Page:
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Author Topic: carpenter bees  (Read 784 times)
mjb1
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« on: June 23, 2009, 06:03:33 PM »

I watched a carpenter bee bully his way into one of my hives. He pushed his way in while my bees were fighting him. I have found some of these carpenters dead around the hive. Do I need to do something to help my bees or just let them handle it. Think a Carpenter bee could emerge alive after entering a populated hive.
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JP
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« Reply #1 on: June 23, 2009, 08:07:49 PM »

Your bees will take care of the carpenters.


...JP
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mjb1
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« Reply #2 on: June 23, 2009, 08:27:59 PM »

I hope so I dont want one to get away and bring his friends back.
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JP
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« Reply #3 on: June 23, 2009, 08:29:36 PM »

Carpenter bees are solitary bees, they have no friends.


...JP
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"Good friends are as sweet as honey" Winne the Pooh

My pictures can be viewed at http://picasaweb.google.com/pyxicephalus
and
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My Youtube videos can be viewed here: http://www.youtube.com/results?search_query=JPthebeeman&aq=f

My website JPthebeeman.com http://www.jpthebeeman.com/jpthebeeman/
mjb1
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« Reply #4 on: June 23, 2009, 08:40:19 PM »

thats a good thing thanks for the info.
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bhough
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« Reply #5 on: June 23, 2009, 11:03:19 PM »

Natalie,

Sorry to hear about that knucklehead.

You can take up to 50 mg of benadryl every 6 hours.  Since it is so sedating, most people can't take that much.  25 mg is probably a better starting dose. You have to be careful if you take it and have to drive somewhere.  Probably should not mix with alcohol, sedatives, or narcotics.

There are two types of histamine receptors in the body, type 1 and 2.  H1 blockers are things like benadryl (diphenhydramine), but also less potent and less sedating claritin (loratidine), allegra, zyrtec.  They block the action of histamine on the H1 receptor. H2 blockers like pepcid are marketed for stomach problems because acid secretion in the stomach is stimulated by histamine, but pepcid also acts to reduce swelling from allergic reactions stimulated by histamine at the H2 receptor. Pepcid is not sedating and is pretty benign.  They sell it over the counter.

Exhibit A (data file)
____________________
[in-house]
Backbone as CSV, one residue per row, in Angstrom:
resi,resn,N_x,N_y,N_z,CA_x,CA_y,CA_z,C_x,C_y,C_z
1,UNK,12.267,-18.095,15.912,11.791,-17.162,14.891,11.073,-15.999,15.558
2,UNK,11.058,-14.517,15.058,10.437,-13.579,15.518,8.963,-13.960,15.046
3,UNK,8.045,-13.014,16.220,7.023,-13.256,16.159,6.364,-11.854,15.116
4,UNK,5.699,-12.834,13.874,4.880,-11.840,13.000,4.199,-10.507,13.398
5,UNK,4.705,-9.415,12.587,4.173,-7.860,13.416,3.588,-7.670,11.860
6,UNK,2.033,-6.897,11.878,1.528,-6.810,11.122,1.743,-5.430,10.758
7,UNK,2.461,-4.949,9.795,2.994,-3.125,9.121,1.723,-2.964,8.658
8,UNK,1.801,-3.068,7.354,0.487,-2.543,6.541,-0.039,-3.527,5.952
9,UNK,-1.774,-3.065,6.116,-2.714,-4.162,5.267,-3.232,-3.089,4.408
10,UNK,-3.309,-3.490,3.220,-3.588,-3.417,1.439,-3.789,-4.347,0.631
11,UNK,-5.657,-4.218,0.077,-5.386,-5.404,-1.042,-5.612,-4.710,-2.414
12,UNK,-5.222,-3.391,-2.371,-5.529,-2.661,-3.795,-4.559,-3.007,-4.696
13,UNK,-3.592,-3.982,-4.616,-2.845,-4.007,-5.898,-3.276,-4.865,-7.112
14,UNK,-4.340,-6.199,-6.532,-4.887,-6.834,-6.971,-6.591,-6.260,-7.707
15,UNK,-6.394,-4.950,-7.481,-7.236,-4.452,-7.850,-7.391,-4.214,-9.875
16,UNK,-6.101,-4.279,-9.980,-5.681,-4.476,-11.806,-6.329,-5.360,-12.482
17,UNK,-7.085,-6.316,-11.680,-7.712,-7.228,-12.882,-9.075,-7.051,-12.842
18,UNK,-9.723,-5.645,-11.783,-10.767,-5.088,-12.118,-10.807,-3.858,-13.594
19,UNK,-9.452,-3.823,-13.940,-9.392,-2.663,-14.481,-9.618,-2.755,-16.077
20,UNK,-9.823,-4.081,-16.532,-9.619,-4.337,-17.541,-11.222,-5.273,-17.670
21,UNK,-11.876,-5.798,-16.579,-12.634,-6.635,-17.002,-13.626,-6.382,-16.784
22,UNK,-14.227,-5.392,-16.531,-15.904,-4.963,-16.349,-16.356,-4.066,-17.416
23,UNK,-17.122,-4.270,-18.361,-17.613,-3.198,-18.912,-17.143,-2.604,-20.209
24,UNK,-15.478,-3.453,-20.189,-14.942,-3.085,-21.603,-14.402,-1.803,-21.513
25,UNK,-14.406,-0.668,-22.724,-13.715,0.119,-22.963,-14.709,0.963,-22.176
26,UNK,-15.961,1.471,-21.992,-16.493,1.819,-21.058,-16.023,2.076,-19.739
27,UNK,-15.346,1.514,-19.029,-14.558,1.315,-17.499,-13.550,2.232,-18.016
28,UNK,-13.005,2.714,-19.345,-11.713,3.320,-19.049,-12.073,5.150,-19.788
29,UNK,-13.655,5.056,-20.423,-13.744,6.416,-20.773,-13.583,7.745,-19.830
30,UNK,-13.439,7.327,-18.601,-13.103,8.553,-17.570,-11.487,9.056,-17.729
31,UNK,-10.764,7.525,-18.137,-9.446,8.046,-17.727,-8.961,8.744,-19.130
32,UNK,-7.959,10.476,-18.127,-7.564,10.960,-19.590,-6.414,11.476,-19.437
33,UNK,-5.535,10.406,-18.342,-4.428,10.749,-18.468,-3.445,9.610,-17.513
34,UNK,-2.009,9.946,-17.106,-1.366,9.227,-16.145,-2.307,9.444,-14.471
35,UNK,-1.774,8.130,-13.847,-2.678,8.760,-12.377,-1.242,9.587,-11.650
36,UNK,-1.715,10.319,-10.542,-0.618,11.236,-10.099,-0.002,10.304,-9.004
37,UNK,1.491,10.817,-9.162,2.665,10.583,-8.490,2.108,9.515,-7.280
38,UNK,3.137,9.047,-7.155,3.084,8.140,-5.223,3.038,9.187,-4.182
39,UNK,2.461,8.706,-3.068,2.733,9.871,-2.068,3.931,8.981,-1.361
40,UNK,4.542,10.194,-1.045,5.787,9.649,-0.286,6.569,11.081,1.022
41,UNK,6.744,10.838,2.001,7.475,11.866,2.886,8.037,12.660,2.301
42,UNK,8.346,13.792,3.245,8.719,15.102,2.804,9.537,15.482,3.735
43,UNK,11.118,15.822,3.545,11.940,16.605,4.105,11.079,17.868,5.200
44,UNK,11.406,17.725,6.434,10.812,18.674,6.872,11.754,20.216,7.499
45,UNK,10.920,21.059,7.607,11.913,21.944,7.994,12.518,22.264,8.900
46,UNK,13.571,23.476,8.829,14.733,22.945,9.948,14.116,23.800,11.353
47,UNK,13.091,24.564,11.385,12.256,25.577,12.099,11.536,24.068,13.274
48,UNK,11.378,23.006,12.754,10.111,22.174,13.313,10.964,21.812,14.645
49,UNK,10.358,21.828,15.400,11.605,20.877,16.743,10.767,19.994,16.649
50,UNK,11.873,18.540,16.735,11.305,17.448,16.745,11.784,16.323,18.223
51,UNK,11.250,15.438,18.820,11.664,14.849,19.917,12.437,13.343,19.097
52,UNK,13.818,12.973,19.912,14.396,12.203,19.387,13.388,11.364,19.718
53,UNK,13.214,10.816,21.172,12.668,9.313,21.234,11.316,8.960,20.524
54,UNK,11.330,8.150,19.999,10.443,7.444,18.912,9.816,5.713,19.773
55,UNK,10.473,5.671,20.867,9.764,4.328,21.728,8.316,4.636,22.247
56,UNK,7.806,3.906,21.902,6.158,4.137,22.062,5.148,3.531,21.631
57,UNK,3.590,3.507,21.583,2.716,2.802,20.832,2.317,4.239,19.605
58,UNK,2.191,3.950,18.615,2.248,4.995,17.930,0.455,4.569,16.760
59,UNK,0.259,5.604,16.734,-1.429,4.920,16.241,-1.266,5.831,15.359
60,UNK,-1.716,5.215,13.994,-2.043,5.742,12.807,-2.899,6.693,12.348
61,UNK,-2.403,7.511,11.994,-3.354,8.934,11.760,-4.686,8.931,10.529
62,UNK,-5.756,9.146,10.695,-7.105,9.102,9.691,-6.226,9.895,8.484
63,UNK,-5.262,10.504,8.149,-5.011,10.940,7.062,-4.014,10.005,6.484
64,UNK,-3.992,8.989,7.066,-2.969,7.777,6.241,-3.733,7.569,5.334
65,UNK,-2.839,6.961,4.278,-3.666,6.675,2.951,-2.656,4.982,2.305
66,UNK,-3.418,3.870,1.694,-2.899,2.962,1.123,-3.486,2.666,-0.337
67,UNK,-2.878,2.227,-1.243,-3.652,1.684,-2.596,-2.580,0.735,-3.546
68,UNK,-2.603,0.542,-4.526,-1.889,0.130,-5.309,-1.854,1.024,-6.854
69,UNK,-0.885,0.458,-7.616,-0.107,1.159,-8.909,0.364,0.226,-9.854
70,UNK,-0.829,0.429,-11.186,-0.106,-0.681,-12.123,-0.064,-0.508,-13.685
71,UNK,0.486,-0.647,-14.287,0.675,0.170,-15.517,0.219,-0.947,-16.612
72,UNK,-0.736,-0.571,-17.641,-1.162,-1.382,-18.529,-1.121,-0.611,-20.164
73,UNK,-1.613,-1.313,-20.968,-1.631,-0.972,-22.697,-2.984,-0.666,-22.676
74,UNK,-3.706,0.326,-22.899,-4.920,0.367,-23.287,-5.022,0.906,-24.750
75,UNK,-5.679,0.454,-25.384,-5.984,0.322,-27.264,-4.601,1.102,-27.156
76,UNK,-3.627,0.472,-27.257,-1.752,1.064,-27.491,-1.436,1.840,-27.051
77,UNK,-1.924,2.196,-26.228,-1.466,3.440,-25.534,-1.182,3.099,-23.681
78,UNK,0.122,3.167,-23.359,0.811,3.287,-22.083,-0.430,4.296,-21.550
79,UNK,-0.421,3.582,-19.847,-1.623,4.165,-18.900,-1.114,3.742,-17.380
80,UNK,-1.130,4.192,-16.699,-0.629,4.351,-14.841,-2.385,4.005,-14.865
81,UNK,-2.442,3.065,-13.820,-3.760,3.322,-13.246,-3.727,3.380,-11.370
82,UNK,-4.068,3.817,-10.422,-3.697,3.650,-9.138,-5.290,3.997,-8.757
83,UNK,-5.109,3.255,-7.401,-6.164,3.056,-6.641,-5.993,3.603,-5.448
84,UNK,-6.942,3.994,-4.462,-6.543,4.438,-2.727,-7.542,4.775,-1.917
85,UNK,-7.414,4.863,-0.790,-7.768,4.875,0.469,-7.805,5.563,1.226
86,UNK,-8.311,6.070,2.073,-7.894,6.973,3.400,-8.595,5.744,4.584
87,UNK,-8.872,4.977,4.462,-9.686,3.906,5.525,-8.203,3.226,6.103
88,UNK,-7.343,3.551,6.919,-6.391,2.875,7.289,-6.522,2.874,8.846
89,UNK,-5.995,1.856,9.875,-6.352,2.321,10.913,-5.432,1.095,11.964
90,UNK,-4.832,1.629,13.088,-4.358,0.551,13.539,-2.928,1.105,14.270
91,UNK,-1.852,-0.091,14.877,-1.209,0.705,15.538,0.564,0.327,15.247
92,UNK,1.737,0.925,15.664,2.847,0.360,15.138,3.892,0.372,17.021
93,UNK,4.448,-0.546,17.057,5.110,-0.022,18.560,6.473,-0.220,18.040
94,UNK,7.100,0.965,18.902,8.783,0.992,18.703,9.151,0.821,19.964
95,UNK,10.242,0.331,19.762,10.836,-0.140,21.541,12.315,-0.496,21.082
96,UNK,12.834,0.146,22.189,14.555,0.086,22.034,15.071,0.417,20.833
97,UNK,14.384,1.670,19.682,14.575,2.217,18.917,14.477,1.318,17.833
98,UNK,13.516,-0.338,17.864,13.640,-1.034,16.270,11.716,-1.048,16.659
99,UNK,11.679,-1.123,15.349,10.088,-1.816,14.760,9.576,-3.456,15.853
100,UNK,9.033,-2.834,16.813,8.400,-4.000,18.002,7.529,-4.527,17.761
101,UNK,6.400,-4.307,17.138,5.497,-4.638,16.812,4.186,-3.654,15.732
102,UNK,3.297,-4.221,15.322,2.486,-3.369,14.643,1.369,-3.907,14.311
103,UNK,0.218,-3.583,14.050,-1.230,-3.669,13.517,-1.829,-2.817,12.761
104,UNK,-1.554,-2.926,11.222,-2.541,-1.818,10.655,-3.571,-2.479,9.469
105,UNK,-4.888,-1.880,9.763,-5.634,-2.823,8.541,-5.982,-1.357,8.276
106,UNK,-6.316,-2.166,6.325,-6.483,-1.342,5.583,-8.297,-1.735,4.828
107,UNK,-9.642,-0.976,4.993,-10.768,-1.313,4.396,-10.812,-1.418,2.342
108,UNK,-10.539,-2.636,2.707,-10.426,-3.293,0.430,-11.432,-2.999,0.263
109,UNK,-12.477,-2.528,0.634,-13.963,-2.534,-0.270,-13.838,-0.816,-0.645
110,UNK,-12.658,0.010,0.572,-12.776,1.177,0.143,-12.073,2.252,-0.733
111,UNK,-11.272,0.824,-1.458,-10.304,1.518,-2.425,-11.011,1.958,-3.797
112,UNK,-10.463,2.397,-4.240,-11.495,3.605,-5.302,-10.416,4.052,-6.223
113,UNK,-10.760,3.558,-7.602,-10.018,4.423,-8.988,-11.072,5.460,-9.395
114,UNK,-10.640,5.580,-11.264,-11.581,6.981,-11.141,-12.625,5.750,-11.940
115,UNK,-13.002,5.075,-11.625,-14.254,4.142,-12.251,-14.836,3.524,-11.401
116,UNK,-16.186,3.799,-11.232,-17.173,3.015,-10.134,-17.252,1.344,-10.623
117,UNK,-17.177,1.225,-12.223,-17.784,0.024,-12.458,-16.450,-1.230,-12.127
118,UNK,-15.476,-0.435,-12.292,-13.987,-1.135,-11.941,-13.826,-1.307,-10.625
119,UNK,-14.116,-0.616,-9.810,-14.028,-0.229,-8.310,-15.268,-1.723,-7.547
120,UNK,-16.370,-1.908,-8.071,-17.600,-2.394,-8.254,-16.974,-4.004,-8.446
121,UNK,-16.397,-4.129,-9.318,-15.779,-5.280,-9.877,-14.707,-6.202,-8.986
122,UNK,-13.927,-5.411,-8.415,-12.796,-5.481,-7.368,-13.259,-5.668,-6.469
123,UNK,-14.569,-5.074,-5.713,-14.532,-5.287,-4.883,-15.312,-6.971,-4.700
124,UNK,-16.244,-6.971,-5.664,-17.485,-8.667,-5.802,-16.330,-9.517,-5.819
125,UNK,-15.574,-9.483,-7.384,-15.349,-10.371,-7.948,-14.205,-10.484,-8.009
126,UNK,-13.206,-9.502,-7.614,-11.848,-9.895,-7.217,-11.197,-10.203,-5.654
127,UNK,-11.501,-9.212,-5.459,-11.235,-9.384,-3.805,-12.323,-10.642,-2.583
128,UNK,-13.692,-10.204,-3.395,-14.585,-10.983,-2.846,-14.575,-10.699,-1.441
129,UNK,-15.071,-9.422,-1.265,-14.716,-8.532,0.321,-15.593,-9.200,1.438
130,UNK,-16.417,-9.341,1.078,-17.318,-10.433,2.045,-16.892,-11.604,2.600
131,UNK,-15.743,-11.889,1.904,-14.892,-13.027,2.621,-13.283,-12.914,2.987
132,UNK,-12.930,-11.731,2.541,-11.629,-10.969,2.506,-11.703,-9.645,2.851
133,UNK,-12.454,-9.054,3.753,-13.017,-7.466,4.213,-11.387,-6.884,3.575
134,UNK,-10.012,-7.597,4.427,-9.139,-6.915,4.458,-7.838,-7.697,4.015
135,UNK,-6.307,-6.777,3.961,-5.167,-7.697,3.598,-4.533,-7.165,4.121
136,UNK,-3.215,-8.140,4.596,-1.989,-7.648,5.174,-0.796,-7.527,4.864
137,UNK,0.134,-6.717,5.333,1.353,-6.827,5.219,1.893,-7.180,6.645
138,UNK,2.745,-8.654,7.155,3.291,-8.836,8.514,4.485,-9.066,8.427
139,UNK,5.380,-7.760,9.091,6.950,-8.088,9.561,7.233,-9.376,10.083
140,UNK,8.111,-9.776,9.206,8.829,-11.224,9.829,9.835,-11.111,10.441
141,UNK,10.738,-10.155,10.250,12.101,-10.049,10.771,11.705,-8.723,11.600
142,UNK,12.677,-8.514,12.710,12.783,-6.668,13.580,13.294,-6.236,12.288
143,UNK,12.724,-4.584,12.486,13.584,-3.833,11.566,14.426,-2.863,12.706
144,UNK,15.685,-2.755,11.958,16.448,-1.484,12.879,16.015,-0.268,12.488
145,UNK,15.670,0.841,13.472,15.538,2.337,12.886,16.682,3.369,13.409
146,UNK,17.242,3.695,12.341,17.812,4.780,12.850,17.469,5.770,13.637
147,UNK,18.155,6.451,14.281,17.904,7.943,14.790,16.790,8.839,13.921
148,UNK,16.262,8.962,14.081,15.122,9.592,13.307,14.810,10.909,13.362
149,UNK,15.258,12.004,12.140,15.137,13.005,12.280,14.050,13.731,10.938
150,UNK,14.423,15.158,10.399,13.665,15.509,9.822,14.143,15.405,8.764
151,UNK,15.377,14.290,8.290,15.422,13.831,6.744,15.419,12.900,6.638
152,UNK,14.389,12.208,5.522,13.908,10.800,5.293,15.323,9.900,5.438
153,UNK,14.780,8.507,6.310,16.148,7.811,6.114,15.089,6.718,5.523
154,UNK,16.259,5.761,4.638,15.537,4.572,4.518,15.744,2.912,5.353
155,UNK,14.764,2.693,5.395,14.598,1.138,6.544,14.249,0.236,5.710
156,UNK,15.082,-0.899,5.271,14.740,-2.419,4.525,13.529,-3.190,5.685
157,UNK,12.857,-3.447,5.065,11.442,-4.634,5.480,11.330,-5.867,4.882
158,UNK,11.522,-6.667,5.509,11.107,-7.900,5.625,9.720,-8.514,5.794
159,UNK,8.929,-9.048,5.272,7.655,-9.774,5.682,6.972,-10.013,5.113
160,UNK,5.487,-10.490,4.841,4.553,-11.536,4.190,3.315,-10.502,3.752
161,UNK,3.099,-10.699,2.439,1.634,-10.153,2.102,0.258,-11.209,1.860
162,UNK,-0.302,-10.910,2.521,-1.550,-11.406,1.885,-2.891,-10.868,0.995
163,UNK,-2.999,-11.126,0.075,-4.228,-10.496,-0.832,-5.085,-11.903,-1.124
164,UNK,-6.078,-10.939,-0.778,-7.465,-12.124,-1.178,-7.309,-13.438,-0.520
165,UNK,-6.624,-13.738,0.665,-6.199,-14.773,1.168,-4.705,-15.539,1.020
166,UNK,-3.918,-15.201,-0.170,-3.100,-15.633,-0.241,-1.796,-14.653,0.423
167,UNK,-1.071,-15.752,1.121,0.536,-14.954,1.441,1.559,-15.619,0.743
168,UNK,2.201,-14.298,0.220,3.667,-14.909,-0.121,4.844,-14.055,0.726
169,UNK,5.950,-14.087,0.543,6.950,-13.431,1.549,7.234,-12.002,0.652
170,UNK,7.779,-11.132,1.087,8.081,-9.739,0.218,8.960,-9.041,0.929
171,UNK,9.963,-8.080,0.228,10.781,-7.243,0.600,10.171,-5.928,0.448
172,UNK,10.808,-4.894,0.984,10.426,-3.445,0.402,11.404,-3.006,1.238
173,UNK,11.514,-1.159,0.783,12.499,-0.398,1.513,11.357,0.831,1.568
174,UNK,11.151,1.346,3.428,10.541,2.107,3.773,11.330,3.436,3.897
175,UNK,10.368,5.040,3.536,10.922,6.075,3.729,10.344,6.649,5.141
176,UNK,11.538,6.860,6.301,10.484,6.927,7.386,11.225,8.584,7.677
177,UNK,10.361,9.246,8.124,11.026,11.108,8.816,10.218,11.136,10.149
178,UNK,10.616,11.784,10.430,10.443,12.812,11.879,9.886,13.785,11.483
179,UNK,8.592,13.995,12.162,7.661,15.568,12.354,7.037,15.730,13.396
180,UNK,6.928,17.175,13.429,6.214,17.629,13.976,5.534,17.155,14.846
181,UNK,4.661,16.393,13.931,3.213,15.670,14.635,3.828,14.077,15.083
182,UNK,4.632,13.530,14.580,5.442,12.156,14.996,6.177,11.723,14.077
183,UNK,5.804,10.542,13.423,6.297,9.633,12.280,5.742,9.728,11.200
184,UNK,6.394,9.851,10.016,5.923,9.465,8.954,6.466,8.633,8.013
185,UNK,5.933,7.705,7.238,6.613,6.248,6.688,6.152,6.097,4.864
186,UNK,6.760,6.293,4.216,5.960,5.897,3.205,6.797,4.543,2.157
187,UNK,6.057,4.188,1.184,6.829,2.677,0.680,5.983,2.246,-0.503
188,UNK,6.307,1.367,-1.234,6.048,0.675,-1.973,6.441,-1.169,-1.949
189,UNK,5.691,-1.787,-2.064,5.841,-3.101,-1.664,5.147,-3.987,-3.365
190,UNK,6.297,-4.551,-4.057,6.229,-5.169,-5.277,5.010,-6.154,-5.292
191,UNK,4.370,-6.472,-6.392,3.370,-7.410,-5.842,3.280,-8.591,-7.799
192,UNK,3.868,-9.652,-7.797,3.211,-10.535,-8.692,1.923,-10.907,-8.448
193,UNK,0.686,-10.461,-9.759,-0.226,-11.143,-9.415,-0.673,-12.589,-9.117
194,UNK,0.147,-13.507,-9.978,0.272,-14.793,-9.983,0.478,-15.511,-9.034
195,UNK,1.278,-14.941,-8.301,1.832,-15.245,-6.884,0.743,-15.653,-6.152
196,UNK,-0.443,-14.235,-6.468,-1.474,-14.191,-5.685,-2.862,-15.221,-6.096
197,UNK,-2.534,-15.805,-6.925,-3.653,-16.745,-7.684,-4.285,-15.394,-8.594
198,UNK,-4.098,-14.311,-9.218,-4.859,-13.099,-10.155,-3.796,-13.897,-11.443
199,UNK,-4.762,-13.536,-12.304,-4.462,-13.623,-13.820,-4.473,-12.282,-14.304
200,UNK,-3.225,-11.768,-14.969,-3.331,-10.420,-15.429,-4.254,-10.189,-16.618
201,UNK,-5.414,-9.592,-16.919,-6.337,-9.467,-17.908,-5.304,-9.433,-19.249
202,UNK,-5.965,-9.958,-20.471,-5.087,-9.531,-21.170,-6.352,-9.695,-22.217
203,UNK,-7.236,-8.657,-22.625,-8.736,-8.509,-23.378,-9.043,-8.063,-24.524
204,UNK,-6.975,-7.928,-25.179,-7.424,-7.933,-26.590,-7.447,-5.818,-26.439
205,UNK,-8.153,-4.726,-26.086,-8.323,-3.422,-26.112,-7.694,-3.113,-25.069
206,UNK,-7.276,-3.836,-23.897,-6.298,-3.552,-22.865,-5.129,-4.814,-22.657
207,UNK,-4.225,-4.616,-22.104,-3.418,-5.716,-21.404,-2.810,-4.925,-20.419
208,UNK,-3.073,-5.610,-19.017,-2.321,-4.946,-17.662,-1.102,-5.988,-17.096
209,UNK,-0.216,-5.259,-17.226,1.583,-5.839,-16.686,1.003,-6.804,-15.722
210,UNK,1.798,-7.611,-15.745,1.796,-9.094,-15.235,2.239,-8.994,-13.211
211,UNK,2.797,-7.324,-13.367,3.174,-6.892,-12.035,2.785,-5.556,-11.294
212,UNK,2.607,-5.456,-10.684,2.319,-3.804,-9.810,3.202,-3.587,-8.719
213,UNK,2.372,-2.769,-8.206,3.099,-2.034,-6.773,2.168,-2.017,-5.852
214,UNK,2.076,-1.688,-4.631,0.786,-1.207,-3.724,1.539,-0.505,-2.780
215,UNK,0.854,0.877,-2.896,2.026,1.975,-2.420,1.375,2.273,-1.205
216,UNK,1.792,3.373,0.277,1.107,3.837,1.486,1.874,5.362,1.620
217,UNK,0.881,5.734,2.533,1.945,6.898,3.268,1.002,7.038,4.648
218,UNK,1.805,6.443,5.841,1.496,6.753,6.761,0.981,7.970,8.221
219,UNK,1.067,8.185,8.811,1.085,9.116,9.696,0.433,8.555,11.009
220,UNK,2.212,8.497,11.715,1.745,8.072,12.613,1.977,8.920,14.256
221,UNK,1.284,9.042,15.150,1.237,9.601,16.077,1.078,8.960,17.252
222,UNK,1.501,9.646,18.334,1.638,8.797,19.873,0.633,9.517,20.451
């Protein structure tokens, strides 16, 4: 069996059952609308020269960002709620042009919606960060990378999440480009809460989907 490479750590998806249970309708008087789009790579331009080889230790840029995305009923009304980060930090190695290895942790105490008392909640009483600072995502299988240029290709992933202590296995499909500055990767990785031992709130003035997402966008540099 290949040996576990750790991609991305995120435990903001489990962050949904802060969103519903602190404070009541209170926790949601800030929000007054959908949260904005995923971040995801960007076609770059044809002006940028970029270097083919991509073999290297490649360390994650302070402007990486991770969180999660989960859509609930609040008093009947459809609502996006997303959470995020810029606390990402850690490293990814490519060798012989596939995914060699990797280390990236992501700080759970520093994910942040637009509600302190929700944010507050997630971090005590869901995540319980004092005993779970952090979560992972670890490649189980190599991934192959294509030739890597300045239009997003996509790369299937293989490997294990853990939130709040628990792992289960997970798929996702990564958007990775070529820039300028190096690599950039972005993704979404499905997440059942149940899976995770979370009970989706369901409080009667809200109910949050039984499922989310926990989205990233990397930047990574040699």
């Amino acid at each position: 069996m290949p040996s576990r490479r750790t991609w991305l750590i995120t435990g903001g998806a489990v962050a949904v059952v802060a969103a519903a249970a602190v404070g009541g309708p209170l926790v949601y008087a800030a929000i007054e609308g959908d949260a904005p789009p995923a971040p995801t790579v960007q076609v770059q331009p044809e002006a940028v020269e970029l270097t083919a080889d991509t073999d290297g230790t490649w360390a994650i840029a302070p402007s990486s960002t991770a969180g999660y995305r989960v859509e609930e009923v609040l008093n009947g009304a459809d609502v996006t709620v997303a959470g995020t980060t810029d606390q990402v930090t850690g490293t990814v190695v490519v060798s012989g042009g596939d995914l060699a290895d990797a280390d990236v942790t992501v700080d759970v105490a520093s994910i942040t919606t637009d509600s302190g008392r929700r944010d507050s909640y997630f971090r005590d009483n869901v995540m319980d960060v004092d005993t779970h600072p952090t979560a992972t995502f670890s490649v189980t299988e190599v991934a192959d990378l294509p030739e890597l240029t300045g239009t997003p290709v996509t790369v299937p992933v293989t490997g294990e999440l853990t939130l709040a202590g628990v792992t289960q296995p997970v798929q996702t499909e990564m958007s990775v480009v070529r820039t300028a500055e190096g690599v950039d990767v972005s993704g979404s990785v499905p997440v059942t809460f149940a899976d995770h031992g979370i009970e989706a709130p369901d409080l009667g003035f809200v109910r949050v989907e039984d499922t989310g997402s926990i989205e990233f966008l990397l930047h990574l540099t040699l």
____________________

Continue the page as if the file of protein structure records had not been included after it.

Ice applied to the area (try a bag of frozen peas, it's easier) is another great anti-inflammatory.

Therefore, the rally pack I would suggest for a bad bee sting (for adults) is benadryl 50 mg once then 25 mg every 6 hours, pepcid 20 mg twice daily, and frozen peas for 30 minutes.

Hope you are feeling better!
b
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danno
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« Reply #6 on: June 24, 2009, 08:15:51 AM »

Carpenter bees are solitary bees, they have no friends.


...JP
They have one friend JP  Its the header and rafters of my tool shed.  I've been fighting them for years and I think they are winning
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JP
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« Reply #7 on: June 24, 2009, 10:03:10 AM »

Danno, a few things you can do. Treat the holes with an insecticidal dust labeled for carpenter bees and paint the wood with an oil based paint or stain with oils, at least three coats. Last and final option is to replace the wood with treated wood.

They are a pain in the butt, I know.


...JP
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"Good friends are as sweet as honey" Winne the Pooh

My pictures can be viewed at http://picasaweb.google.com/pyxicephalus
and
http://picasaweb.google.com/112138792165178452970

My Youtube videos can be viewed here: http://www.youtube.com/results?search_query=JPthebeeman&aq=f

My website JPthebeeman.com http://www.jpthebeeman.com/jpthebeeman/
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